The knowledge of wholeness tells us that we cannot hurt other people, animals or the environment without hurting ourselves at the same time. Due to cultural conditioning, this knowledge is not always consciously accessible to us; unconsciously, however, it certainly lives within us: as Ge-knowledge. Sometimes it shows itself in the form of an intuitive uneasiness that arises when we have violated wholeness.

In contrast to the binding conscience, the conscience as an organ of wholeness can certainly rebel against the norms of its own social group. The wholeness conscience has its seat in an "innermost district" of the human being. It was there before the manipulations of parents, milieu and zeitgeist can take hold, and is therefore independent of them. We do not have to acquire the wholeness conscience, we only have to remove the deposits that cover it. To be conscientious does not mean an egocentric fundamental opposition. It results from the realization that "It's not all about me." We need this kind of wholeness conscience today more urgently than ever.

An unused muscle

But do democracies actually still need tutoring in conscience? Germany's Basic Law states that "Members of parliament are 'subject only to their conscience.'" On the other hand, they are representatives of the whole people - both would be noble values if they really determined practical politics. In truth, factional constraints often override the connection between the people and "their" deputies. A small leadership within the parties dominates and manipulates the grassroots. The leadership, in turn, is controlled by "constraints" created by powerful global corporations and banks.

It suits the powerful that the term "conscience" has a somewhat dusty reputation. It no longer seems to fit well into an era of global entanglements and well-meaning but helpless political leaders. Decisions of conscience demand a clear separation: here the evil tyrant, there the hero who opposes him with pathos. The citizens of modern, controlled democracies, however, are themselves entangled in tyrannical systems: through wrong voting and consumption decisions.

In recent times, for example, through quite unobjectionable participation in the discrimination of the unvaccinated. In an era of "no-alternative" politics, conscience is not forbidden, but it atrophies like an underused muscle. The best way to put conscience to sleep is to deny that there is a conscience decision to be made at all.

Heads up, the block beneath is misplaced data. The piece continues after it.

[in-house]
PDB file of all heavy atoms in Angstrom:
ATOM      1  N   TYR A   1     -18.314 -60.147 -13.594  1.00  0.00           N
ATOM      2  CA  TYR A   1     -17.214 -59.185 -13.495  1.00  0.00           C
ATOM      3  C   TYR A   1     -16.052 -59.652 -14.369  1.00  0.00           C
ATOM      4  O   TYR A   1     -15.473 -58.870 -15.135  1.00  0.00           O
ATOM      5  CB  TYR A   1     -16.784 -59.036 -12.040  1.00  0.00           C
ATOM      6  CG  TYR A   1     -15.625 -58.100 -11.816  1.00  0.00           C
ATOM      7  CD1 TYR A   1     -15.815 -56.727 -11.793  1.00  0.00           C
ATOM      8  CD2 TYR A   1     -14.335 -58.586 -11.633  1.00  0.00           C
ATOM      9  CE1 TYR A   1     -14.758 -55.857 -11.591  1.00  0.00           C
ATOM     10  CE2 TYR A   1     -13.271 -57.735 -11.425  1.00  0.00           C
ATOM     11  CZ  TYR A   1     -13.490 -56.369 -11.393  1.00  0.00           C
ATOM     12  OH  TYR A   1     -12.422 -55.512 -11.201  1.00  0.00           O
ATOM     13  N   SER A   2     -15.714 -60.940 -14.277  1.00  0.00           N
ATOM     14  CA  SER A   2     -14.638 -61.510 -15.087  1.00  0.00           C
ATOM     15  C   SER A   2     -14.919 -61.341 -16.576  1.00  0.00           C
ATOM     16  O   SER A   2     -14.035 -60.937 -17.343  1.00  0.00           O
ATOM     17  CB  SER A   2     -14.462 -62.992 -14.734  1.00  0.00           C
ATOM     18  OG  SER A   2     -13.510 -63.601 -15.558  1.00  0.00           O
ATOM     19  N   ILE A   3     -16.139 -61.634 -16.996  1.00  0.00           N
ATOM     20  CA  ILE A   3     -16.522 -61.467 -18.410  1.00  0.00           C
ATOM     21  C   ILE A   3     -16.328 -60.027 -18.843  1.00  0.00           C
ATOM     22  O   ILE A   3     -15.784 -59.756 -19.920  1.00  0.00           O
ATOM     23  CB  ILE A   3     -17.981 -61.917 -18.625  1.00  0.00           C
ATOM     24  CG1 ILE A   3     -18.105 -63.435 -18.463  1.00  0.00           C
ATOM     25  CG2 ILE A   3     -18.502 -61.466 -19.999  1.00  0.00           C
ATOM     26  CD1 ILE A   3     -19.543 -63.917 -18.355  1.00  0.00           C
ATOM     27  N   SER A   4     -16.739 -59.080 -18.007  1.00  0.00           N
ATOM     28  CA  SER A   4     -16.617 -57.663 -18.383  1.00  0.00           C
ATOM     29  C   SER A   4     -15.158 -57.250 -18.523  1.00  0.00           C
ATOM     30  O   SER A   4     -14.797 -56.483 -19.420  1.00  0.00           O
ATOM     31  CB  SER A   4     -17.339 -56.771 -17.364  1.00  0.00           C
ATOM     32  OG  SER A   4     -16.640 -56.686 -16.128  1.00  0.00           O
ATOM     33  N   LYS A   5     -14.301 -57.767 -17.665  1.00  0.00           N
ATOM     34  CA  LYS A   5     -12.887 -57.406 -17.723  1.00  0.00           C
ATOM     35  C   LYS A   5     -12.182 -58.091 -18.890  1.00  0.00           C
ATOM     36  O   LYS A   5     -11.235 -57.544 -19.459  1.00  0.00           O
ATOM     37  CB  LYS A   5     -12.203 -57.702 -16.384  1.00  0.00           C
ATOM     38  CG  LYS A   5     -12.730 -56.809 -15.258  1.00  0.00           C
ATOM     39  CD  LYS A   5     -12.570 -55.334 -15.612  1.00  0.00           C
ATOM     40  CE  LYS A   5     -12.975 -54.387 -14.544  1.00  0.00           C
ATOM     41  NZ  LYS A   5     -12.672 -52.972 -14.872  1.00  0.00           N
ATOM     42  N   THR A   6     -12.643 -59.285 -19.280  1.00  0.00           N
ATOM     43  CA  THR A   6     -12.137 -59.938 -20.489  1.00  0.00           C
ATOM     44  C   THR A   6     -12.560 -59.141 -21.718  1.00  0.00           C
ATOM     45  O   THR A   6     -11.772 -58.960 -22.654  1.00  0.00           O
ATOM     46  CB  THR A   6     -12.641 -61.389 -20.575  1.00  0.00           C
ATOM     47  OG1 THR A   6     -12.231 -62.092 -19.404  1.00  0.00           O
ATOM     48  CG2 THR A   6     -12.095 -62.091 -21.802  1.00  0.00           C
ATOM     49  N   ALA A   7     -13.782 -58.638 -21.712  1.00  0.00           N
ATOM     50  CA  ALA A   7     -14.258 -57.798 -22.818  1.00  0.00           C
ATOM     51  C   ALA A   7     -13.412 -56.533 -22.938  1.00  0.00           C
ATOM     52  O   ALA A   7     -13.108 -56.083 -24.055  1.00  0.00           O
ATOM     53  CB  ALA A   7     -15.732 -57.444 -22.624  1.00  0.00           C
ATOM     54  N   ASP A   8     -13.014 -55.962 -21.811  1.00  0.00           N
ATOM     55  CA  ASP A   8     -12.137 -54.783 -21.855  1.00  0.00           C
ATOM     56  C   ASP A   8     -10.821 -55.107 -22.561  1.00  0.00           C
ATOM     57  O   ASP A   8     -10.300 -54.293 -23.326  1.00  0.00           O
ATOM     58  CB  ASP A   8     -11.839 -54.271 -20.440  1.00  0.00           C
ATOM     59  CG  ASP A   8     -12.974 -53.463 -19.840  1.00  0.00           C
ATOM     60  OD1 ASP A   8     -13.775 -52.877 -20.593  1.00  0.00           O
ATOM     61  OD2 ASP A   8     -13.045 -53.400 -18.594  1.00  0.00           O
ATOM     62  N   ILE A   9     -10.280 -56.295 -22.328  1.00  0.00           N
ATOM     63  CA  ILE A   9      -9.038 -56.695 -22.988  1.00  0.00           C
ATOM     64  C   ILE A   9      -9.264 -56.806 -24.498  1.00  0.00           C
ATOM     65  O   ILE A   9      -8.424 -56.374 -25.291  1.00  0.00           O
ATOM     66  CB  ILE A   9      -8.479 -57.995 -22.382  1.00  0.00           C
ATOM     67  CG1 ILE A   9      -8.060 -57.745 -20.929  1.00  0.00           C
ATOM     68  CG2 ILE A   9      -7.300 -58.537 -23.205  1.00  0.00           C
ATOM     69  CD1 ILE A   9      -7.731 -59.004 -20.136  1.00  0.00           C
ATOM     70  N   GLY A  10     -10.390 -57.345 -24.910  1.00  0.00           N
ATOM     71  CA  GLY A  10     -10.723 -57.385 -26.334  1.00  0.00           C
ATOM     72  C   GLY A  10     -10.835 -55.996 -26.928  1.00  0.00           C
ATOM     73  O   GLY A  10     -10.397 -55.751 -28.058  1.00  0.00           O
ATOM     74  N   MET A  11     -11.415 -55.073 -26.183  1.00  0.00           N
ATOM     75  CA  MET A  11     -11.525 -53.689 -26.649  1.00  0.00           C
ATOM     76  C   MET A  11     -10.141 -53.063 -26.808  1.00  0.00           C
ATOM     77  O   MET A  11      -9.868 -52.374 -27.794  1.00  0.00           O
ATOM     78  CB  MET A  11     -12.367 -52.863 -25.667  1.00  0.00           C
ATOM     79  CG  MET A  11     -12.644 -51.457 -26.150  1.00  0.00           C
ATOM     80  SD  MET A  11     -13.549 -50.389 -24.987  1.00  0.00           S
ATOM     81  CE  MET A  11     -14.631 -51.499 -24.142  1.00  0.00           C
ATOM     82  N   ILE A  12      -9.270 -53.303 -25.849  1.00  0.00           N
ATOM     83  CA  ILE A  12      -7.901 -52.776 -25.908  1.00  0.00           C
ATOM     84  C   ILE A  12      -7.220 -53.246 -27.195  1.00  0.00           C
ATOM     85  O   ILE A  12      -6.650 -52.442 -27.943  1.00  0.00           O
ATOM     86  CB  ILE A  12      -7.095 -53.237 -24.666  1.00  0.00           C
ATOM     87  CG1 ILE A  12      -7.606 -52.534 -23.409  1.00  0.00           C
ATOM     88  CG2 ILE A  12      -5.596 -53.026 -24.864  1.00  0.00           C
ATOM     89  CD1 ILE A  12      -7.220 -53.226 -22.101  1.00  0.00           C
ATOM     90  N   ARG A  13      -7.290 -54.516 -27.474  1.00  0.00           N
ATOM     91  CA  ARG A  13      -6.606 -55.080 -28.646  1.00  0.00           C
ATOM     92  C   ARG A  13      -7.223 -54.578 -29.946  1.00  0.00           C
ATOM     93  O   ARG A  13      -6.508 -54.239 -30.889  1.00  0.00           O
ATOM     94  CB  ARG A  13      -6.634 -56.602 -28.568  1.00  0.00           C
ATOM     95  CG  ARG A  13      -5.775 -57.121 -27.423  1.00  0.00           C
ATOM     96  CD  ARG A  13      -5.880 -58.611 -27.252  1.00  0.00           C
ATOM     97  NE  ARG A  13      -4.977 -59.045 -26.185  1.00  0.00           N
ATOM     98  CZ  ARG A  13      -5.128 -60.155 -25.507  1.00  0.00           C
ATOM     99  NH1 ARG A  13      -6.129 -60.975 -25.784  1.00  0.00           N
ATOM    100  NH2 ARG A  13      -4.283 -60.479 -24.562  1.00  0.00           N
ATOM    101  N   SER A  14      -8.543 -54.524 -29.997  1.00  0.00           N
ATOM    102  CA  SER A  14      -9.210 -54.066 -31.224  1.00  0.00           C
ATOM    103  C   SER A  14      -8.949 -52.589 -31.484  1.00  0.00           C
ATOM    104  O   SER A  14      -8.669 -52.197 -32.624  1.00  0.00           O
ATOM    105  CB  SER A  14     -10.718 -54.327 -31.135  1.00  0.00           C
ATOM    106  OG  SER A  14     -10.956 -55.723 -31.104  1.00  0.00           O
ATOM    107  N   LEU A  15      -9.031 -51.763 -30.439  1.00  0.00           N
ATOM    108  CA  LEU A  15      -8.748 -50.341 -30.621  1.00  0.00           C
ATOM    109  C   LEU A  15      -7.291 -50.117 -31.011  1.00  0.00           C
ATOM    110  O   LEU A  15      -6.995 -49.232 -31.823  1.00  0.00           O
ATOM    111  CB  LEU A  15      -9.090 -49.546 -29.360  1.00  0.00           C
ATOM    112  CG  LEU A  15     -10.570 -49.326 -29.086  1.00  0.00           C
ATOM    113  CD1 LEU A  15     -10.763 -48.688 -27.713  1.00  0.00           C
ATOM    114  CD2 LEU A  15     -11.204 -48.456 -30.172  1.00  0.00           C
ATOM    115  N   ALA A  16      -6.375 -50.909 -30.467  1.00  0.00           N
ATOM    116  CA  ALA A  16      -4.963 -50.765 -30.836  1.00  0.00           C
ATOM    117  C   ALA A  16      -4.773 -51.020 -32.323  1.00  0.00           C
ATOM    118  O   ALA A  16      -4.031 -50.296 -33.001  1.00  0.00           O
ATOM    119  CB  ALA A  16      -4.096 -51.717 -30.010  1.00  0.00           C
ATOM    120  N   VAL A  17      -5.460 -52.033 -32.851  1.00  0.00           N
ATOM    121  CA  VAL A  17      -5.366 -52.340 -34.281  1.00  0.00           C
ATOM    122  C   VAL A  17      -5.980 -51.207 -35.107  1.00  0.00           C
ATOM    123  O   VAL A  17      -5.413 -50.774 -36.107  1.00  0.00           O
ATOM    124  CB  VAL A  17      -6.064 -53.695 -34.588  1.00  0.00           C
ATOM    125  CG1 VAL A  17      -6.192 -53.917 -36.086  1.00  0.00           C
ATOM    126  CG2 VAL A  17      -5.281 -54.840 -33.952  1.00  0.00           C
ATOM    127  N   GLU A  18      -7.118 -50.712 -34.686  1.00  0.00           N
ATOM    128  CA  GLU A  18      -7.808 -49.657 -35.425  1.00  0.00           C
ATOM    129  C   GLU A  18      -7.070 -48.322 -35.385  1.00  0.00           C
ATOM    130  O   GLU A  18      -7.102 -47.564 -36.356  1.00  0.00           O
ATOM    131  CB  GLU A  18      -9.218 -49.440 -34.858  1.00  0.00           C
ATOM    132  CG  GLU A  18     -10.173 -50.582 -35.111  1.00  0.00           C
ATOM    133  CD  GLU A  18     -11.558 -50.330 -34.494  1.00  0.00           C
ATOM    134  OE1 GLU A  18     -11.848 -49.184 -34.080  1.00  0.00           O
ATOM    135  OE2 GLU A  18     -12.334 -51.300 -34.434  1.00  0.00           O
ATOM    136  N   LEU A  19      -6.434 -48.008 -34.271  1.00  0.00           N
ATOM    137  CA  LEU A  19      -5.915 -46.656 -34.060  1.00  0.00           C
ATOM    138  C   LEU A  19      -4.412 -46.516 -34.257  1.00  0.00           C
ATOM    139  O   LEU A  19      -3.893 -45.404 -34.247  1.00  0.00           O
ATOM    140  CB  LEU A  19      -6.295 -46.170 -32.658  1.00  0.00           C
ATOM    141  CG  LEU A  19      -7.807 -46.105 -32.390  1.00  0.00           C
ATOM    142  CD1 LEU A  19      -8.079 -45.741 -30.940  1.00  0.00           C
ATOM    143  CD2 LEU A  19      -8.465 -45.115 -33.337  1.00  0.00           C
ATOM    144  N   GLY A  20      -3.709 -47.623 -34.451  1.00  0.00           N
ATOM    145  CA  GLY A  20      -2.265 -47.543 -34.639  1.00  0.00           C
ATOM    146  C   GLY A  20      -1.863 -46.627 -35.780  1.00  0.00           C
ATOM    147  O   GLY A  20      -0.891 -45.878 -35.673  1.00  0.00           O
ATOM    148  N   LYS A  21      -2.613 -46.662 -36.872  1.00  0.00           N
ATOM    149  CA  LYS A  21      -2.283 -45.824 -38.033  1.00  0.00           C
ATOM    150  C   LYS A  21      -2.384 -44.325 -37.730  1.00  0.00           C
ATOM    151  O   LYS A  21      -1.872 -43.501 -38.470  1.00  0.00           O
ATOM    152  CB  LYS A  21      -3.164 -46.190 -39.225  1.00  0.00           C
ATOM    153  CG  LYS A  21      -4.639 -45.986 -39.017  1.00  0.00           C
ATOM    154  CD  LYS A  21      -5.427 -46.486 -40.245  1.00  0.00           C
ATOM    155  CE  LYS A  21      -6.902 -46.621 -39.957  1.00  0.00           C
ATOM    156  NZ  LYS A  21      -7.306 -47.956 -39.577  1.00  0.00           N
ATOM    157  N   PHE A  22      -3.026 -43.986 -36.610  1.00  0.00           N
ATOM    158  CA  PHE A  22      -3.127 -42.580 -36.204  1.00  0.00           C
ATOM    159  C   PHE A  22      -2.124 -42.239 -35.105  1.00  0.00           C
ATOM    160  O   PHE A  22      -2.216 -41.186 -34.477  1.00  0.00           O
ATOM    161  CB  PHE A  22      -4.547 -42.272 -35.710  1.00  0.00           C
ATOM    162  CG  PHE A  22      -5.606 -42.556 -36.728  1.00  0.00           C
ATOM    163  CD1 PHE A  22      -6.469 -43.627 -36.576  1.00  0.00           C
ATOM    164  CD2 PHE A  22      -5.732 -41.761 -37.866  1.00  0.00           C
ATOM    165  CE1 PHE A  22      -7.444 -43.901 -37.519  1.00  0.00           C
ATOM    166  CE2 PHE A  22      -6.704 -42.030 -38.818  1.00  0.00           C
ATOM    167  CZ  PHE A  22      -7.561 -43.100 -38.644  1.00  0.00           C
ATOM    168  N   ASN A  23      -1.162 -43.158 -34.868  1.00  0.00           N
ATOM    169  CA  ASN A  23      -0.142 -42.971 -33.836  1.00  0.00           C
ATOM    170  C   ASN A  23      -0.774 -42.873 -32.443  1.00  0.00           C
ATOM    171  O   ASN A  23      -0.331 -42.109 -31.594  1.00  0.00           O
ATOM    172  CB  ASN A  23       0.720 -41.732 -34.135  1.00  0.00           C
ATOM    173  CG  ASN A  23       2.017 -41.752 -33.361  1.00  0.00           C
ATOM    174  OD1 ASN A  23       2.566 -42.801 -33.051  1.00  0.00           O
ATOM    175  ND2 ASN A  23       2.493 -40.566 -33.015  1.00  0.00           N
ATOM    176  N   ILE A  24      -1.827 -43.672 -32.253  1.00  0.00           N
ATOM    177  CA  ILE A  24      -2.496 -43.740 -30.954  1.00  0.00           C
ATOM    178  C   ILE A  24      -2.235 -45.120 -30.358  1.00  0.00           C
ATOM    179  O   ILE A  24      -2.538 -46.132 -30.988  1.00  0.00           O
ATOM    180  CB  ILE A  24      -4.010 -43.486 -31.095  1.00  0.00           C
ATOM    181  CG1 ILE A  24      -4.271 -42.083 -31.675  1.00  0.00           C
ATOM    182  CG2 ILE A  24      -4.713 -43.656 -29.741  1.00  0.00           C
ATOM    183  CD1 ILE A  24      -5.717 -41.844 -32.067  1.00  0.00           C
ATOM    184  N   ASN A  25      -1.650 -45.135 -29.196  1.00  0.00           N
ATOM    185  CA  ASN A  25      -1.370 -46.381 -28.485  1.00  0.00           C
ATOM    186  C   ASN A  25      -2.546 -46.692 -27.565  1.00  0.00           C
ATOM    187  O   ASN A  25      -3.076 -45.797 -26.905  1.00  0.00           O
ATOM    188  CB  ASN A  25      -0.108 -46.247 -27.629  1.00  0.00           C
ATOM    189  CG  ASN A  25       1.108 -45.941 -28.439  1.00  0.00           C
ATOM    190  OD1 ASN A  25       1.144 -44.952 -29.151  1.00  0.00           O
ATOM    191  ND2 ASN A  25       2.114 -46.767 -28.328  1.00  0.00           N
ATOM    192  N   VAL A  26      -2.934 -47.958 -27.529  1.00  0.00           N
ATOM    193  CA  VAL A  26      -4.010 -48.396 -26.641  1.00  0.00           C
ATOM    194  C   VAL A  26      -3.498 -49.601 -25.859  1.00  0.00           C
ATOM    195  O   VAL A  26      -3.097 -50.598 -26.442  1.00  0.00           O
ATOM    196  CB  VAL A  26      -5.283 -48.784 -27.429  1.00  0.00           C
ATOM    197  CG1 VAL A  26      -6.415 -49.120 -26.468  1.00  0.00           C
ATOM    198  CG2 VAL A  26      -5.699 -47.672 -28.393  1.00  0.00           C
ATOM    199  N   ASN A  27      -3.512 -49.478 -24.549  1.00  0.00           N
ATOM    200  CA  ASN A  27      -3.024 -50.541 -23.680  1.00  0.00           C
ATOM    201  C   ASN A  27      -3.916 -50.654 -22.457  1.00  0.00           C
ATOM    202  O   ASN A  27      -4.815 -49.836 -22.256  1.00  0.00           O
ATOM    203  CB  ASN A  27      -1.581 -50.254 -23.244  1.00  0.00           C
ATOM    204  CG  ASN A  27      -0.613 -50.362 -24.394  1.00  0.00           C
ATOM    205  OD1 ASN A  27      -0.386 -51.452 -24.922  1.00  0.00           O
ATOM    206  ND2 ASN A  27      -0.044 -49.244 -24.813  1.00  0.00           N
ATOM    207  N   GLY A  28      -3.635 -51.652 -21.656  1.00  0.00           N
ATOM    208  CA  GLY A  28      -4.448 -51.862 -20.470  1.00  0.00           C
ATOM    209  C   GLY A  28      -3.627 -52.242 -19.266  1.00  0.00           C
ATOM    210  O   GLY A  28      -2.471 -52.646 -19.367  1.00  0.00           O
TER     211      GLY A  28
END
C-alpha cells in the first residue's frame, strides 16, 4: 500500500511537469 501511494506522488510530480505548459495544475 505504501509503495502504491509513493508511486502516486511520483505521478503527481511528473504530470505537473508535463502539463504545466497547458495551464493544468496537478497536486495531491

Heroes of conscience - only historically popular

Politicians praise the resistance fighters in the Third Reich and those who opposed the GDR dictatorship. A little later, they go about unapologetically breaking the will of those who, for example, violate rigid demonstration requirements.

Anyone who rebels today will not have a monument built to him. He is worn down by fines and lawsuits, feels isolated and little respected. His deed is lost in a flood of superficial media reports. Even like-minded people still ridicule him for his unreasonable tendency to self-harm.

The historical hero serves to edify; the neighborhood hero is a provocation and therefore undesirable. He confronts one with one's own cowardice and shows that there is an alternative to inaction.

But there is also a hopeful aspect: conscience enjoys the highest prestige of all motives for resistance. A conscience that is stronger than the desire to avoid suffering sets one free - even today. A great hero of conscience can be locked away and later lauded away into history; many small heroes of conscience would call into question the plannability, the controllability of political processes in the first place.